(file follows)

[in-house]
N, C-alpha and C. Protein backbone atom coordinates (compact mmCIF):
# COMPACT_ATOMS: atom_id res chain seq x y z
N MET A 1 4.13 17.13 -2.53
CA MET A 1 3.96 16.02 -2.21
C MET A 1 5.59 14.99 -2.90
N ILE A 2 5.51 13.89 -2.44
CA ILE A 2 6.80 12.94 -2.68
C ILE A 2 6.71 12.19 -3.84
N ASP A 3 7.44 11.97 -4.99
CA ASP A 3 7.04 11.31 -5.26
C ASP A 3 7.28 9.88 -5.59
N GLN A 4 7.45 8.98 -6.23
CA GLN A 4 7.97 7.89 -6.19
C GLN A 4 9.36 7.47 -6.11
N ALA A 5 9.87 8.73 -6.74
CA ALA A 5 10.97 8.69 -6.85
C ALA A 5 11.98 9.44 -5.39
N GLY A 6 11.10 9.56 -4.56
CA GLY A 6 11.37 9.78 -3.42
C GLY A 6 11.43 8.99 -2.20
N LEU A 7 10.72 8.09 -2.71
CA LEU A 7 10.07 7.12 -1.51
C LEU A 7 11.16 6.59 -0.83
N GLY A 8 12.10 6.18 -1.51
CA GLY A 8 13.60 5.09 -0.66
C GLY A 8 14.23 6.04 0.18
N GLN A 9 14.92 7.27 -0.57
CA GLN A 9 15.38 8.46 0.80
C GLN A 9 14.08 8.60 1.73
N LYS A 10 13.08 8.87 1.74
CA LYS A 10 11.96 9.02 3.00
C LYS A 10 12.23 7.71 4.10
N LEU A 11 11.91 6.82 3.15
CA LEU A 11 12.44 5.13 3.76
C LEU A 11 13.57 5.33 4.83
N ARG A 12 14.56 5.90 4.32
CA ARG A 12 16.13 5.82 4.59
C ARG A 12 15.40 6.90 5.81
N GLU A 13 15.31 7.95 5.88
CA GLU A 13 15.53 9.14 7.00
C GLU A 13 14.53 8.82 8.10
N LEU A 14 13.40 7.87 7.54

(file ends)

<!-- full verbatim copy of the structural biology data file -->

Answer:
[in-house]
N, C-alpha and C. Protein backbone atom coordinates (compact mmCIF):
# COMPACT_ATOMS: atom_id res chain seq x y z
N MET A 1 4.13 17.13 -2.53
CA MET A 1 3.96 16.02 -2.21
C MET A 1 5.59 14.99 -2.90
N ILE A 2 5.51 13.89 -2.44
CA ILE A 2 6.80 12.94 -2.68
C ILE A 2 6.71 12.19 -3.84
N ASP A 3 7.44 11.97 -4.99
CA ASP A 3 7.04 11.31 -5.26
C ASP A 3 7.28 9.88 -5.59
N GLN A 4 7.45 8.98 -6.23
CA GLN A 4 7.97 7.89 -6.19
C GLN A 4 9.36 7.47 -6.11
N ALA A 5 9.87 8.73 -6.74
CA ALA A 5 10.97 8.69 -6.85
C ALA A 5 11.98 9.44 -5.39
N GLY A 6 11.10 9.56 -4.56
CA GLY A 6 11.37 9.78 -3.42
C GLY A 6 11.43 8.99 -2.20
N LEU A 7 10.72 8.09 -2.71
CA LEU A 7 10.07 7.12 -1.51
C LEU A 7 11.16 6.59 -0.83
N GLY A 8 12.10 6.18 -1.51
CA GLY A 8 13.60 5.09 -0.66
C GLY A 8 14.23 6.04 0.18
N GLN A 9 14.92 7.27 -0.57
CA GLN A 9 15.38 8.46 0.80
C GLN A 9 14.08 8.60 1.73
N LYS A 10 13.08 8.87 1.74
CA LYS A 10 11.96 9.02 3.00
C LYS A 10 12.23 7.71 4.10
N LEU A 11 11.91 6.82 3.15
CA LEU A 11 12.44 5.13 3.76
C LEU A 11 13.57 5.33 4.83
N ARG A 12 14.56 5.90 4.32
CA ARG A 12 16.13 5.82 4.59
C ARG A 12 15.40 6.90 5.81
N GLU A 13 15.31 7.95 5.88
CA GLU A 13 15.53 9.14 7.00
C GLU A 13 14.53 8.82 8.10
N LEU A 14 13.40 7.87 7.54